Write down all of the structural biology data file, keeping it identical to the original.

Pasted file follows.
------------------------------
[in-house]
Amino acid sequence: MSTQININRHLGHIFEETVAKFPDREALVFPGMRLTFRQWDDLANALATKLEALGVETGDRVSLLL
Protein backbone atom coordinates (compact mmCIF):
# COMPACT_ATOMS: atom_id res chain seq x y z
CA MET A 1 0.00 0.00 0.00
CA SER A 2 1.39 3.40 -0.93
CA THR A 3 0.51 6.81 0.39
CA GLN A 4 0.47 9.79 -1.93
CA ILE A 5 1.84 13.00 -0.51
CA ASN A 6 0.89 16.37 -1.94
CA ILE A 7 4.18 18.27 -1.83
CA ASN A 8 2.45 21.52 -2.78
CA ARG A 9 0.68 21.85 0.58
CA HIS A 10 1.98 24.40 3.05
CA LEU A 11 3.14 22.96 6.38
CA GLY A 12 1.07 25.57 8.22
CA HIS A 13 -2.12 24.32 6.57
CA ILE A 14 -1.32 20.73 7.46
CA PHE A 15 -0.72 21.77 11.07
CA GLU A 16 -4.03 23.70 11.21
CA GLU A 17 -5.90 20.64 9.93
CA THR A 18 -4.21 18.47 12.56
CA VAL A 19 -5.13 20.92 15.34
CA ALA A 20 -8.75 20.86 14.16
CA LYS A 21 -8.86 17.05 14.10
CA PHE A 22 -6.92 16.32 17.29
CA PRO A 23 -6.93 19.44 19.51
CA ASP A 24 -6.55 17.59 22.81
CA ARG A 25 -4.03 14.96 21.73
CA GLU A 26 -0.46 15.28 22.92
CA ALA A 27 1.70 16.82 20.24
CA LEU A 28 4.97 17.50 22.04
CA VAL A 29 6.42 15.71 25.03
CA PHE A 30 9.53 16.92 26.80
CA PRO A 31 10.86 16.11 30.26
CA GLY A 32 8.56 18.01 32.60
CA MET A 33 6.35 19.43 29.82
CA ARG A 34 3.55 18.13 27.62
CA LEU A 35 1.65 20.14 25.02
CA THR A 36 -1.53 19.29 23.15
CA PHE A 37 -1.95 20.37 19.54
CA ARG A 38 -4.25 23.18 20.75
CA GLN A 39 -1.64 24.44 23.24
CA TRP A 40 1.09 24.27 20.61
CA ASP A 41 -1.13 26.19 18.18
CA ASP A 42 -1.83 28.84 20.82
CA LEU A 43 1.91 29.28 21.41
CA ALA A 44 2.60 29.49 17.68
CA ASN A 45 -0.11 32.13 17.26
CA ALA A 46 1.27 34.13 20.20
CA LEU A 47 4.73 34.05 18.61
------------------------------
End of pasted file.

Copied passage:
[in-house]
Amino acid sequence: MSTQININRHLGHIFEETVAKFPDREALVFPGMRLTFRQWDDLANALATKLEALGVETGDRVSLLL
Protein backbone atom coordinates (compact mmCIF):
# COMPACT_ATOMS: atom_id res chain seq x y z
CA MET A 1 0.00 0.00 0.00
CA SER A 2 1.39 3.40 -0.93
CA THR A 3 0.51 6.81 0.39
CA GLN A 4 0.47 9.79 -1.93
CA ILE A 5 1.84 13.00 -0.51
CA ASN A 6 0.89 16.37 -1.94
CA ILE A 7 4.18 18.27 -1.83
CA ASN A 8 2.45 21.52 -2.78
CA ARG A 9 0.68 21.85 0.58
CA HIS A 10 1.98 24.40 3.05
CA LEU A 11 3.14 22.96 6.38
CA GLY A 12 1.07 25.57 8.22
CA HIS A 13 -2.12 24.32 6.57
CA ILE A 14 -1.32 20.73 7.46
CA PHE A 15 -0.72 21.77 11.07
CA GLU A 16 -4.03 23.70 11.21
CA GLU A 17 -5.90 20.64 9.93
CA THR A 18 -4.21 18.47 12.56
CA VAL A 19 -5.13 20.92 15.34
CA ALA A 20 -8.75 20.86 14.16
CA LYS A 21 -8.86 17.05 14.10
CA PHE A 22 -6.92 16.32 17.29
CA PRO A 23 -6.93 19.44 19.51
CA ASP A 24 -6.55 17.59 22.81
CA ARG A 25 -4.03 14.96 21.73
CA GLU A 26 -0.46 15.28 22.92
CA ALA A 27 1.70 16.82 20.24
CA LEU A 28 4.97 17.50 22.04
CA VAL A 29 6.42 15.71 25.03
CA PHE A 30 9.53 16.92 26.80
CA PRO A 31 10.86 16.11 30.26
CA GLY A 32 8.56 18.01 32.60
CA MET A 33 6.35 19.43 29.82
CA ARG A 34 3.55 18.13 27.62
CA LEU A 35 1.65 20.14 25.02
CA THR A 36 -1.53 19.29 23.15
CA PHE A 37 -1.95 20.37 19.54
CA ARG A 38 -4.25 23.18 20.75
CA GLN A 39 -1.64 24.44 23.24
CA TRP A 40 1.09 24.27 20.61
CA ASP A 41 -1.13 26.19 18.18
CA ASP A 42 -1.83 28.84 20.82
CA LEU A 43 1.91 29.28 21.41
CA ALA A 44 2.60 29.49 17.68
CA ASN A 45 -0.11 32.13 17.26
CA ALA A 46 1.27 34.13 20.20
CA LEU A 47 4.73 34.05 18.61